# Statistical Physics (2016)

Statistical mechanics enables us to model the behavior of macroscopic objects, which are made up of large numbers of constituents for which we only have incomplete descriptions, using probability theory and a microscopic theory of the constituents. It bridges the disconnect between mechanics which require complete knowledge of initial conditions, and the real world where such information is not available. These ideas therefore find widespread application.

## Target Audience

This is course SP-1 or P-204 in the TIFR graduate school. Students who have joined after their B.Sc. or M.Sc may both take this course.

This page will be updated regularly with course-related information. Please check frequently.

## Administrivia

**Time:** M, W at 1130 hrs

**Venue:** AG 69

**First lecture:** 3 Feb

**Credit policy:** 5 problem sets (25%), mid-term exam (25%) and end-term exam (50%)

**Instructor:** Basudeb Dasgupta

**Tutors:** Anirban Das and Abhisek Samanta

## Course Contents

1. Preliminaries: Motivation and review of thermodynamics (2 lectures)

2. Probability and statistics: Counting, distributions, large numbers (2 lectures)

3. Kinetic theory and approach to equilibrium (5 lectures)

4. Classical statistical mechanics: Formalism and simple systems (5 lectures)

5. Classical statistical mechanics: Interactions, approximations, phase transitions (3 lectures)

6. Quantum statistical mechanics: Formalism, ideal Bose/Fermi gases, phase transitions (7 lectures)

7. Modern outlook, and review of the course (3 lectures)

+ 4 problem solving sessions

## References

1. Statistical Mechanics of Particles, Kardar (Main text, but very terse. Videos are awesome.)

2. Statistical Physics (Berkeley Physics Course Vol.5), Reif

3. Statistical Mechanics, Huang (I personally find it most readable)

4. Statistical Mechanics Part-I (Course of Theoretical Physics Vol.5), Landau and Lifshitz

5. Lecture notes by David Tong, Cambridge Univ. (Kinetic Theory, Statistical Mechanics)

## Problem Sets

1. PS1 (thermodynamics) (on 3 Feb., due 15 Feb)

2. PS2 (probability & kinetic theory) (on 22 Feb, due on 22 Mar)

3. PS3 (classical stat. mech) (on 14 March, due on 30 March)

4. PS4 (interacting classical stat. mech) (on 4 April, due on 25 April)

5. PS5 (quantum stat. mech) (on 18 April, due on 18 May)

## Exams

1. Mid-term on 2 April

2. End-term on 28 May

## Lecture Summaries

Lecture 1 (3 Feb): PS1 handed out

Motivation & administrivia for the course

Definitions needed in thermodynamics

Relationships: 0th, 1st, 2nd and 3rd laws

Significance of these laws (i.e., definitions of T, Q, S , importance of quantum mechanics, etc.)

Tutorial 1 (8 Feb): Problem solving session for thermodynamics (by Abhisek Samanta)

Lecture 2 (10 Feb):

Consequences (e.g., S increases, vanishing of heat capacity, expansion coefficients, etc., at zero T)

Extensivity of E and Gibbs-Duhem relation between intensive variables

Thermodynamic potentials E, F, G, H, and derivation of Maxwell relations

Conditions for equilibrium and stability (e.g., S maximized, Hessian negative semi-definite)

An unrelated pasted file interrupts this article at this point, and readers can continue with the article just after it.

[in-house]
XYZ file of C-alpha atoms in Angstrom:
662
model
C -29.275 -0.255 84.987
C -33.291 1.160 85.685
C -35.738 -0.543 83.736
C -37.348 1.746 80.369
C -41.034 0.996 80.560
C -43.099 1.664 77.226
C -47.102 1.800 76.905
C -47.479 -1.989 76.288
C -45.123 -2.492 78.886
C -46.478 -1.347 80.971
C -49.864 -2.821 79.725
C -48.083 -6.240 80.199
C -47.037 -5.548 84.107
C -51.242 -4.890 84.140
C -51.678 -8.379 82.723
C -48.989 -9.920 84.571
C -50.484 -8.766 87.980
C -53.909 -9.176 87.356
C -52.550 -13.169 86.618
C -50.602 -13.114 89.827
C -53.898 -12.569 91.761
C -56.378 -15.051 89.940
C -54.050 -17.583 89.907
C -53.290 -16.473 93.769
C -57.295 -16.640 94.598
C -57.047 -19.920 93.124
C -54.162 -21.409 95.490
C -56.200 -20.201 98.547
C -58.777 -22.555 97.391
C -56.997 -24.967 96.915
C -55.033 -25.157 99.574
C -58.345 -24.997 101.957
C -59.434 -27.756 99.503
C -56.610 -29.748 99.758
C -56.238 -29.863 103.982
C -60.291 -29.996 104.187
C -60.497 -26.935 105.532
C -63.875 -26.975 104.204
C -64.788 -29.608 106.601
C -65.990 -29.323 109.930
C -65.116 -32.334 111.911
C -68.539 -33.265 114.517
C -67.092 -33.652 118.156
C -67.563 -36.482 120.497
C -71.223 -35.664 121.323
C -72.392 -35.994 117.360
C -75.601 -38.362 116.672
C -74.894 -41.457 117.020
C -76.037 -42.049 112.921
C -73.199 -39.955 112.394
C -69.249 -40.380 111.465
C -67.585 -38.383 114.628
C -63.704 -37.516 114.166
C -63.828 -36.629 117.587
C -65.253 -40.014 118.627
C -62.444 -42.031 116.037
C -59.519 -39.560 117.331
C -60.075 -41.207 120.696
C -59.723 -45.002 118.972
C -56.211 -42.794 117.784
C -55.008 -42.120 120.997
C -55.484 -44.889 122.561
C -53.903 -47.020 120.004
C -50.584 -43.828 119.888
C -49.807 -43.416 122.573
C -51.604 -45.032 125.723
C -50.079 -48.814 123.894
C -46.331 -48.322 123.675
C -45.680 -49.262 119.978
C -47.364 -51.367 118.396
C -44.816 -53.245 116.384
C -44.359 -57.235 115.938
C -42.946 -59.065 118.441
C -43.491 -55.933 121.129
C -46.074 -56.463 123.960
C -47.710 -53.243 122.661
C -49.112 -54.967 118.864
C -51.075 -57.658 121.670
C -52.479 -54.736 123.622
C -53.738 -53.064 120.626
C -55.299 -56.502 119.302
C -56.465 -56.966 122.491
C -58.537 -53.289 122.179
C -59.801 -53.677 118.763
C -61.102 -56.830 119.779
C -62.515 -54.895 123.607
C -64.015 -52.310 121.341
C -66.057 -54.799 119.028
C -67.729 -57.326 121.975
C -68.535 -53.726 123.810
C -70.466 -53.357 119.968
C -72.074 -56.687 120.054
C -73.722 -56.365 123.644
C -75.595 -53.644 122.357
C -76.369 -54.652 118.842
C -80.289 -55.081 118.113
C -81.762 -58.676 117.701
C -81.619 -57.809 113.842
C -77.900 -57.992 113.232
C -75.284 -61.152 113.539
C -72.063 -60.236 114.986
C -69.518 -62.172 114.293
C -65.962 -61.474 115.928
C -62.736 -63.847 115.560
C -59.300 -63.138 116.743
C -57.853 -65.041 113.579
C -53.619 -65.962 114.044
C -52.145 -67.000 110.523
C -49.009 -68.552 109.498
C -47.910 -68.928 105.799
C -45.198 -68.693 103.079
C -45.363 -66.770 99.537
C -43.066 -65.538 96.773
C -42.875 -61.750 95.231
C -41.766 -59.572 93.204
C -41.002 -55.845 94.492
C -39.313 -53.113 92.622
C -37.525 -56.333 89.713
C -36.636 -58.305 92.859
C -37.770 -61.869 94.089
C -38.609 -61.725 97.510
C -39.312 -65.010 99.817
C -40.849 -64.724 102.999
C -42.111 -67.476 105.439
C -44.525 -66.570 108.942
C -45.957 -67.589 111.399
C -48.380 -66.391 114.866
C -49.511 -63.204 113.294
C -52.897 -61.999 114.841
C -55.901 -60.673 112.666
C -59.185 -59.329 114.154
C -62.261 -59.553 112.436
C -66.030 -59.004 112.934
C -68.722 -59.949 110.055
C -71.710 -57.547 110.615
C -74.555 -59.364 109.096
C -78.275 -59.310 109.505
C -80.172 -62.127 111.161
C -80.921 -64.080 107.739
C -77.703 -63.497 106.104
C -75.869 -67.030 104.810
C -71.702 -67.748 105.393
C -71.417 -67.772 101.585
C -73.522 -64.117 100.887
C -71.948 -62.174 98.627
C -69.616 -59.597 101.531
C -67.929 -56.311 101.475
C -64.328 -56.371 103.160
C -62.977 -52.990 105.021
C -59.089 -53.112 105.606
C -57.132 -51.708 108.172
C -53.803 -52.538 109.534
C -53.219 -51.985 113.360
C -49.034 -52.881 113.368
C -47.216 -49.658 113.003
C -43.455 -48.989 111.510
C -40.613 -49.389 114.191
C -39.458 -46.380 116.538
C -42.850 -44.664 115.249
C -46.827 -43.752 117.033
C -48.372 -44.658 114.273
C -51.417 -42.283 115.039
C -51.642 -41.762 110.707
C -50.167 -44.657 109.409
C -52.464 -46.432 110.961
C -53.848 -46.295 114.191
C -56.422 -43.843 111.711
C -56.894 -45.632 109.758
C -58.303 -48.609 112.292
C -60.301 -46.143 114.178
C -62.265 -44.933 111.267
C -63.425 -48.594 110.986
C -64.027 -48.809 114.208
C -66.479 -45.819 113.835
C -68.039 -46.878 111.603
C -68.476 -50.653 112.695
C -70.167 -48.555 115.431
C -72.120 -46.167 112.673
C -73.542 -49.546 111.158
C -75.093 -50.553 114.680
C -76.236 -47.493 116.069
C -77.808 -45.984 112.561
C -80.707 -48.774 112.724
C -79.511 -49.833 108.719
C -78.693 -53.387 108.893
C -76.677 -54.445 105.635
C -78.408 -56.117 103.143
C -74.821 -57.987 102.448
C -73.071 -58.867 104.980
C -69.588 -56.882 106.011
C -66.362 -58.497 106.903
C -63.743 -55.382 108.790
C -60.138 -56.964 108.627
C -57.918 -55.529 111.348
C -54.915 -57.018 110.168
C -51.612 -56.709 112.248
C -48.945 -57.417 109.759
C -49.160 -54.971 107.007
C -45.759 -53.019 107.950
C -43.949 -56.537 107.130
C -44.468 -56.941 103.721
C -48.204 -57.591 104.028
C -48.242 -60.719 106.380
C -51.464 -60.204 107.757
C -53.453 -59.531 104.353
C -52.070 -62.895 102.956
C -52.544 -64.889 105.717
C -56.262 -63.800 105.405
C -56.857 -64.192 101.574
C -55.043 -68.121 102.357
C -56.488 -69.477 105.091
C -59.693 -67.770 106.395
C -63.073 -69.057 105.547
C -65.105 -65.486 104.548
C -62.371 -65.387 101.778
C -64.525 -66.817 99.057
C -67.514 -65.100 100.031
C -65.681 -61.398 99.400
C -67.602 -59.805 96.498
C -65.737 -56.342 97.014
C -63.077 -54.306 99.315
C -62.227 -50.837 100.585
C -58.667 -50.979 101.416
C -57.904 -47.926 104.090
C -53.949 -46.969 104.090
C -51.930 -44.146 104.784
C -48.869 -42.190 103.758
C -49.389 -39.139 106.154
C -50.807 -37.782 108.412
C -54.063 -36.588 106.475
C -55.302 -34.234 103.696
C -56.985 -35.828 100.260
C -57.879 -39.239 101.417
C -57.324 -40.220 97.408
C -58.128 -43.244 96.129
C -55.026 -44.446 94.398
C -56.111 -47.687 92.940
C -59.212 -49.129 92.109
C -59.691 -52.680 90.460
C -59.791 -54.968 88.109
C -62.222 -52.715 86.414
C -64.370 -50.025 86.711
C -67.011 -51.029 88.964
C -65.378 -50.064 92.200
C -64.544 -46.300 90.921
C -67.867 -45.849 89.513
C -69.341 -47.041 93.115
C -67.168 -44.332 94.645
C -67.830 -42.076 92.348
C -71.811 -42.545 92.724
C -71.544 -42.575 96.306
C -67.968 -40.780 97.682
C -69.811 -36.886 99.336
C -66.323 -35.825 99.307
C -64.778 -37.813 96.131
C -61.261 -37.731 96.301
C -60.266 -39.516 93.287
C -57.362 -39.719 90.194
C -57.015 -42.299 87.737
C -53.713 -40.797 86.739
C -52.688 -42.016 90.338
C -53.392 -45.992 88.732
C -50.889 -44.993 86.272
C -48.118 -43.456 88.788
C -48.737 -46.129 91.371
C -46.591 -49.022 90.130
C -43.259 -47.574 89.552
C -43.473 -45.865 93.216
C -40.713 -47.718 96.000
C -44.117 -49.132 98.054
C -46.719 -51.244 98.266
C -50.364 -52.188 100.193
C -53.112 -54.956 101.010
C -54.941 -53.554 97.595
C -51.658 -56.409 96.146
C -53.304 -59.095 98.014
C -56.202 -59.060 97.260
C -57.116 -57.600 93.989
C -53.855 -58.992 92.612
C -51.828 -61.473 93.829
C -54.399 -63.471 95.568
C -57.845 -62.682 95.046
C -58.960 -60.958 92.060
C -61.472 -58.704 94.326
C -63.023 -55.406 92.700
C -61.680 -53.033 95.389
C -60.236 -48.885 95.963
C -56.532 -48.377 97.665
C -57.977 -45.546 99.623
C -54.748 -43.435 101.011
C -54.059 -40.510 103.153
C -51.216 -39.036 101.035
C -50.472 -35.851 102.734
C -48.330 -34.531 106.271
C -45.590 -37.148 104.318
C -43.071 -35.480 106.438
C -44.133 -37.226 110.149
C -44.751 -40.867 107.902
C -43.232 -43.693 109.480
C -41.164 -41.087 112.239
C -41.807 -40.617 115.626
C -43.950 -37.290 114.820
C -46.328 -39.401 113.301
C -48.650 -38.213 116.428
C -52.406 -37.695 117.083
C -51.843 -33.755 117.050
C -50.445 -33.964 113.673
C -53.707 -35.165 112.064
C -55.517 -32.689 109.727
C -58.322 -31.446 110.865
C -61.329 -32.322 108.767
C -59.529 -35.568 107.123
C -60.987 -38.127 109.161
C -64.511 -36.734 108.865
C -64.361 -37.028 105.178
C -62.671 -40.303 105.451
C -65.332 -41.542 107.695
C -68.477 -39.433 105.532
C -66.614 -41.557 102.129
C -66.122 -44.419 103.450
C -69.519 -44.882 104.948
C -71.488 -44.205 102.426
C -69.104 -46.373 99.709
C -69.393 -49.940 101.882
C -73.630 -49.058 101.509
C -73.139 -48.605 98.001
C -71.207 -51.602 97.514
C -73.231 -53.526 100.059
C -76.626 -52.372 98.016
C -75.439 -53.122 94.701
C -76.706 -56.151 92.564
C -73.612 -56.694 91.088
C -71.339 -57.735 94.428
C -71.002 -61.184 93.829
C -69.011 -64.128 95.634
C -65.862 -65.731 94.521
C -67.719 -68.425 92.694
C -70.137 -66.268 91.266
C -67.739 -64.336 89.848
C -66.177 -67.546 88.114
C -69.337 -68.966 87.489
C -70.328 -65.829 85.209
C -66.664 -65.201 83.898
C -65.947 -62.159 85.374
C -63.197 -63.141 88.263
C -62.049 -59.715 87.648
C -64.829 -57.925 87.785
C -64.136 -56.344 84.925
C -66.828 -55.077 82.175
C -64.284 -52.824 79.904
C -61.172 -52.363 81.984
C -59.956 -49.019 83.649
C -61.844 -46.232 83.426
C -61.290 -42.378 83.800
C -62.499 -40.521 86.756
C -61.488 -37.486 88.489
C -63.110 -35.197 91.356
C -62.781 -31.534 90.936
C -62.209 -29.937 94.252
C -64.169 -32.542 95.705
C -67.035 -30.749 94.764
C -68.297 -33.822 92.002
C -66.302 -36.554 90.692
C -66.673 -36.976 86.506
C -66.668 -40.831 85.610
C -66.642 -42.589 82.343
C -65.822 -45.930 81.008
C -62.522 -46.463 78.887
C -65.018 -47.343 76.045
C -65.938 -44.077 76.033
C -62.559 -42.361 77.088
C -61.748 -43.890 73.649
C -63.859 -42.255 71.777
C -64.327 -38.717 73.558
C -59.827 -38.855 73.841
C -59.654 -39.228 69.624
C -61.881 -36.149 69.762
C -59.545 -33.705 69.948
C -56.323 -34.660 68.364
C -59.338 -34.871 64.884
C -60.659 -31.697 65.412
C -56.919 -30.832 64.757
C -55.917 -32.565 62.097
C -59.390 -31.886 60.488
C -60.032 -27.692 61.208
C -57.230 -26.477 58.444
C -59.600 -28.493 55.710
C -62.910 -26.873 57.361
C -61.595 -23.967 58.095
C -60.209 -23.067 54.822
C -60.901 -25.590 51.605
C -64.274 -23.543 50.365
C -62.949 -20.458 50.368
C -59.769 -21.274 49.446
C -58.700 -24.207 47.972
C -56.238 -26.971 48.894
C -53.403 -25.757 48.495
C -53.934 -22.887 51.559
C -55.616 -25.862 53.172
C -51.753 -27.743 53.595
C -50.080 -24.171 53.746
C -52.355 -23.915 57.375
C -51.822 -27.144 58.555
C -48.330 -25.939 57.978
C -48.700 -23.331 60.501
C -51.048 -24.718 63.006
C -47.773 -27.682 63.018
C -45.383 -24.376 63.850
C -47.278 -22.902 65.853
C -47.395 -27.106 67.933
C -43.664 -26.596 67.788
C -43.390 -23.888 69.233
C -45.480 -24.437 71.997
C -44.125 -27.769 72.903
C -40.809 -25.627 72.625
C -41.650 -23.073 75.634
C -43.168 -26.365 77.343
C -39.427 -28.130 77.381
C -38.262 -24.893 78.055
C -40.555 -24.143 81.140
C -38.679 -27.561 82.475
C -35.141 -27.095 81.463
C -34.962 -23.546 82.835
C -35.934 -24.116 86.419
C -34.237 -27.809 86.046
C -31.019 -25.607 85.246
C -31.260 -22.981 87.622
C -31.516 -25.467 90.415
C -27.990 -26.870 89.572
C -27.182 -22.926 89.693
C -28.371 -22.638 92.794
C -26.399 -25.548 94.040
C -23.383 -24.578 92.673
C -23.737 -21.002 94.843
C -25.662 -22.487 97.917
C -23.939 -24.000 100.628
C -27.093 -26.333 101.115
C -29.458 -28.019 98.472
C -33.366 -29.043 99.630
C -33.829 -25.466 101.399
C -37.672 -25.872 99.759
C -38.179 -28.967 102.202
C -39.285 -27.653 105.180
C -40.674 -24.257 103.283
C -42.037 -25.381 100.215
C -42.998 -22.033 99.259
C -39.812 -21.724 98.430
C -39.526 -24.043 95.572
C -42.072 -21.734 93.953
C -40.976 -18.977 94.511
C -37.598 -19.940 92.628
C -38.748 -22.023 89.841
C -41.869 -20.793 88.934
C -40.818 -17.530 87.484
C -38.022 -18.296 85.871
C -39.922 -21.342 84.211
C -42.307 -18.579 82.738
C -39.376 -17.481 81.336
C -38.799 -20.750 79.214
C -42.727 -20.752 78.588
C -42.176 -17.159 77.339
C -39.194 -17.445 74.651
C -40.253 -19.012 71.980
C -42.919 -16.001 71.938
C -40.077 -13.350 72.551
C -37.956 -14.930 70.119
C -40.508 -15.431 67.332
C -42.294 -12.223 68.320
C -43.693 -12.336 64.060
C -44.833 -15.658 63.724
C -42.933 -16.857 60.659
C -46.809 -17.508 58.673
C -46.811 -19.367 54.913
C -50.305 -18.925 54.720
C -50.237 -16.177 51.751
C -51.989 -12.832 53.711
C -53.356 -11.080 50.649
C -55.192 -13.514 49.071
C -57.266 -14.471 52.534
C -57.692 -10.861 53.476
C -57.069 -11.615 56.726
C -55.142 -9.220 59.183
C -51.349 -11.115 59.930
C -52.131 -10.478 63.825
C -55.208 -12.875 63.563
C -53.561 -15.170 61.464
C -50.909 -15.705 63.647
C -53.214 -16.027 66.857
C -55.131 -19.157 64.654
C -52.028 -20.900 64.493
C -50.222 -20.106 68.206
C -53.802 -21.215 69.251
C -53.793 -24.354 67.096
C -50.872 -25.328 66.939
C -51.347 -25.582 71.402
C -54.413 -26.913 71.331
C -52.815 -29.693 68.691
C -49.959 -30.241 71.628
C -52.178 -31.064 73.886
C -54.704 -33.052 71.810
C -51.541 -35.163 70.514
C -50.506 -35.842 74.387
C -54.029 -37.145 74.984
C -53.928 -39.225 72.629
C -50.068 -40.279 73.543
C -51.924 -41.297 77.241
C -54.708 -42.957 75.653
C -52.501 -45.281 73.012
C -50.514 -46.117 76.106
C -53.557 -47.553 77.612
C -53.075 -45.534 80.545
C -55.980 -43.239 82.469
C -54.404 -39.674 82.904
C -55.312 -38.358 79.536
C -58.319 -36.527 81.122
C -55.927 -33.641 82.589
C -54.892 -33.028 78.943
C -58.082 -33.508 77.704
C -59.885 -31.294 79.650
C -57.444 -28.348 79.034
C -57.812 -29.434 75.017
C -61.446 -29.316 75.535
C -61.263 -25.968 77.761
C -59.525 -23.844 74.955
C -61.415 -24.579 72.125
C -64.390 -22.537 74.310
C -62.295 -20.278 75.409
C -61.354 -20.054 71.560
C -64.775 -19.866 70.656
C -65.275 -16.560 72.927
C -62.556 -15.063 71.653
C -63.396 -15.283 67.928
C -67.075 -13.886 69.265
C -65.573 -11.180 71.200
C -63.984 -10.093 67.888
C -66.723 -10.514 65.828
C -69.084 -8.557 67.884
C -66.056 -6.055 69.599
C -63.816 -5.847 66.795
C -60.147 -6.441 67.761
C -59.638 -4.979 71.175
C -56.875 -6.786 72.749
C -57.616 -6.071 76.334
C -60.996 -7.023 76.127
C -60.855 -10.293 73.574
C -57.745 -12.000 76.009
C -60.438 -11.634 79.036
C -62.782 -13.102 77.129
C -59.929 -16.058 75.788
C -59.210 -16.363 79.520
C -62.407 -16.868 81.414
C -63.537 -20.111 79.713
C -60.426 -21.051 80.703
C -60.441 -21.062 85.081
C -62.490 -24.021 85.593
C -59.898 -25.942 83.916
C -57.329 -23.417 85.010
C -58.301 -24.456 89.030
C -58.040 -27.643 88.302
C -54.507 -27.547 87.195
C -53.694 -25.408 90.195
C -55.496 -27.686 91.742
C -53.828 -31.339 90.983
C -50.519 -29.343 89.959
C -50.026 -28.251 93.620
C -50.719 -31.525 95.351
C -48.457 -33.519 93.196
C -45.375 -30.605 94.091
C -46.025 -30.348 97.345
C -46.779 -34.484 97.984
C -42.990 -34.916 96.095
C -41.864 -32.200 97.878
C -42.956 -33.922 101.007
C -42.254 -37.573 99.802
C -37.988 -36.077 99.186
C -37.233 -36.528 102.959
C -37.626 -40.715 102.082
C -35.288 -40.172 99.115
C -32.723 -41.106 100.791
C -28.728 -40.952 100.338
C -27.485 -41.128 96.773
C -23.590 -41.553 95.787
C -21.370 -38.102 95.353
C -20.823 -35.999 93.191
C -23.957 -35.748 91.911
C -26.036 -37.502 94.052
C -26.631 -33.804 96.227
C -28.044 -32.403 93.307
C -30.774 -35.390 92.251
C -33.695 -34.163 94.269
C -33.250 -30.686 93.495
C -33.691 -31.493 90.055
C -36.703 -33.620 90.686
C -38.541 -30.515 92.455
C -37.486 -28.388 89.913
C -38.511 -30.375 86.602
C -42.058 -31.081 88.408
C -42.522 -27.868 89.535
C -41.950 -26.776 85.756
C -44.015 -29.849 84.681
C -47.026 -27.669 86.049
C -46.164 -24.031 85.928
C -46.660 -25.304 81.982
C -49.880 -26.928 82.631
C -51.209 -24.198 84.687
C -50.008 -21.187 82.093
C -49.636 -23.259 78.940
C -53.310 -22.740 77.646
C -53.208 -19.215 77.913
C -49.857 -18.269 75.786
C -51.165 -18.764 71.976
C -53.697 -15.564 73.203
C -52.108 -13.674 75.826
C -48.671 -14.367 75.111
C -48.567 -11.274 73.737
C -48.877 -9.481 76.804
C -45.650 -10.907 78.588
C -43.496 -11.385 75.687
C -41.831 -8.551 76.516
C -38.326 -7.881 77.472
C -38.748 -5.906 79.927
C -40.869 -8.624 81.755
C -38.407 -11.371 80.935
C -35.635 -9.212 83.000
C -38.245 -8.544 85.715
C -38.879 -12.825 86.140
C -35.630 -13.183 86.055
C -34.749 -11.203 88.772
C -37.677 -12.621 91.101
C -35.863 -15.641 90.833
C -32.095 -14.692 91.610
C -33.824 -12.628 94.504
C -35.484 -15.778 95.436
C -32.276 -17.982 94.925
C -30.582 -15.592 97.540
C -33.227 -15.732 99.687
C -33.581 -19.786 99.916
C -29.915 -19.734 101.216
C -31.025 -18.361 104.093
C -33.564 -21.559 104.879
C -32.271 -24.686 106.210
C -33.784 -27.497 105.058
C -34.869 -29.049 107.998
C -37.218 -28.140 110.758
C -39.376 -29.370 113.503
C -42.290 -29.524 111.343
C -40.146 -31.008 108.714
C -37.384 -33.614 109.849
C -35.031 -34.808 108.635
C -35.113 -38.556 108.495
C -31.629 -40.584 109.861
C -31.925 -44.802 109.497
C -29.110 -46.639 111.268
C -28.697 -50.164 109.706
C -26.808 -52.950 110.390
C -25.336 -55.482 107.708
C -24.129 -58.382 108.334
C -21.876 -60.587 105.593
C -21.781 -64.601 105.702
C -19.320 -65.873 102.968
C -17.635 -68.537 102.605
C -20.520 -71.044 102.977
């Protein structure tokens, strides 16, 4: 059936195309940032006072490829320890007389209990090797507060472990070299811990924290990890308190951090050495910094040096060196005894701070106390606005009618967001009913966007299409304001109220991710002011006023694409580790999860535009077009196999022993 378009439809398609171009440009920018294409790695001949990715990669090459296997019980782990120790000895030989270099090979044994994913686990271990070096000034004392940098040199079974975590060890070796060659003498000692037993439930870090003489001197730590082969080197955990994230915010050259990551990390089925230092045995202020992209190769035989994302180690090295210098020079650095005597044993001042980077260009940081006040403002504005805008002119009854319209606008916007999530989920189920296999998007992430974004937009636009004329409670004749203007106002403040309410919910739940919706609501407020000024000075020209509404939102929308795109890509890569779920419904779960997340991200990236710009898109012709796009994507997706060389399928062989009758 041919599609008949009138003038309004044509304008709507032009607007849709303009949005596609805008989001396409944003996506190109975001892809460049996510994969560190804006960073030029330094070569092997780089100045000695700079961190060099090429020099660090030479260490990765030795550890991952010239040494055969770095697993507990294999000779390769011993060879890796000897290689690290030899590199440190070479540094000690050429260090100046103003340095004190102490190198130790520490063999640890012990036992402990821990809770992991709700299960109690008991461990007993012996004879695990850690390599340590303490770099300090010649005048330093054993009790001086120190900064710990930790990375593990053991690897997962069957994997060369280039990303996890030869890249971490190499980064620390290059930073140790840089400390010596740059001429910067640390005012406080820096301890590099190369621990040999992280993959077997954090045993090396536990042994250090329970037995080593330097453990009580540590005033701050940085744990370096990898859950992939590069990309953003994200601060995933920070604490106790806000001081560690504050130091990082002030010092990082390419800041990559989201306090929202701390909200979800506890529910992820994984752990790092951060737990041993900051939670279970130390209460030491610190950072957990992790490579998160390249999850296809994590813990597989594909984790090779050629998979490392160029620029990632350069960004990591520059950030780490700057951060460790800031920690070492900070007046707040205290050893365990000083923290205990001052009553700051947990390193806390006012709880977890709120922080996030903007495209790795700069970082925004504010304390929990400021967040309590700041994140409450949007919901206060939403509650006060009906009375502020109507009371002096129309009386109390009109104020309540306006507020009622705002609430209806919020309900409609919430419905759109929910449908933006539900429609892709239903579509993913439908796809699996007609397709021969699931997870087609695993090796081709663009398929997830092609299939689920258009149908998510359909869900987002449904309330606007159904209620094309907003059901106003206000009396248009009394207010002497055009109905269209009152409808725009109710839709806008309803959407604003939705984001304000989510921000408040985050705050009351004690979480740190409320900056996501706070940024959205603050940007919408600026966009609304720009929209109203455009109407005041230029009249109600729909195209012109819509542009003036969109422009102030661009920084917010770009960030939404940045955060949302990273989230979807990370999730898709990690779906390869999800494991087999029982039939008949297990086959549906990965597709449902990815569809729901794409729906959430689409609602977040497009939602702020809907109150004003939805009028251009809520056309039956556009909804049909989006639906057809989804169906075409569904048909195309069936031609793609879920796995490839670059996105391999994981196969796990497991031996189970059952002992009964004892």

Gibbs phase rule and phase coexistence

Lecture 3 (15 Feb): PS1 due

Definition of probability and its interpretations

Counting (basic counting, overcounting & correction, partitions, generating functions)

CPF, PDF, expectation, CF = characteristic function as the Fourier transform of PDF, moments from power series of CF = MGF, cumulants from power series of log(CF) = CGF

Graphical trick relating cumulants and moments

Explicit computation for Gaussian, Binomial, Poisson PDFs

Lecture 4 (17 Feb):

Probability distribution of many variables

CPF, PDF, CF, MGF, CGF of many variables

Graphical trick for many variables

Joint Gaussian ~ Product of gaussians

Central limit theorem ~ sum of random variables has Gaussian PDF

Rules for large numbers and sum over exponentials ~ max-term

Entropy as information in a PDF (Caution: discrete/continuous)

Lecture 5 (22 Feb): PS2 handed out

Macrostates and microstates

rho(p,q) as the full 6N dimensional probability dist. for N-particles

measurement O as an expectation value

Liouville's theorem: uncompressibility of rho

Consequences: T-reversal, evolution of O, equilibrium exists

Lecture 6 (24 Feb):

Notion of Equilibrium

BBGKY hierarchy of equations for s-particle densities f_s

Simplifying BBGKY with "physical insight" to get Boltzmann equation

Lecture 7 (29 Feb):

BBGKY -> Boltzmann equation using dilute approx. + molecular chaos + coarse-graining

Interpreting the Boltzmann equation and irreversibility

H-theorem: Entropy tends to increase, Loschmidt's paradox, Poincare recurrence

Consequence: equilibrium is probable

Lecture 8 (2 March): Problem solving session on probability and kinetic theory (by Anirban Das)

Lecture 9 (7 March)

Properties of local equilibrium (Boltzmann-like but position and time dependent)

Approach to full equilibrium (f_2 -> f_1*f_1 at intrinsic time-scale, local equilibrium at t_mfp, global equilibrium at t_eq >> t_mfp, e.g., t_ballistic^2/t_mfp)

Collision conserved quantities

Hydrodynamic equations

Lecture 10 (9 March)

0th order hydrodynamics (waves, no shear stress, no heat flow)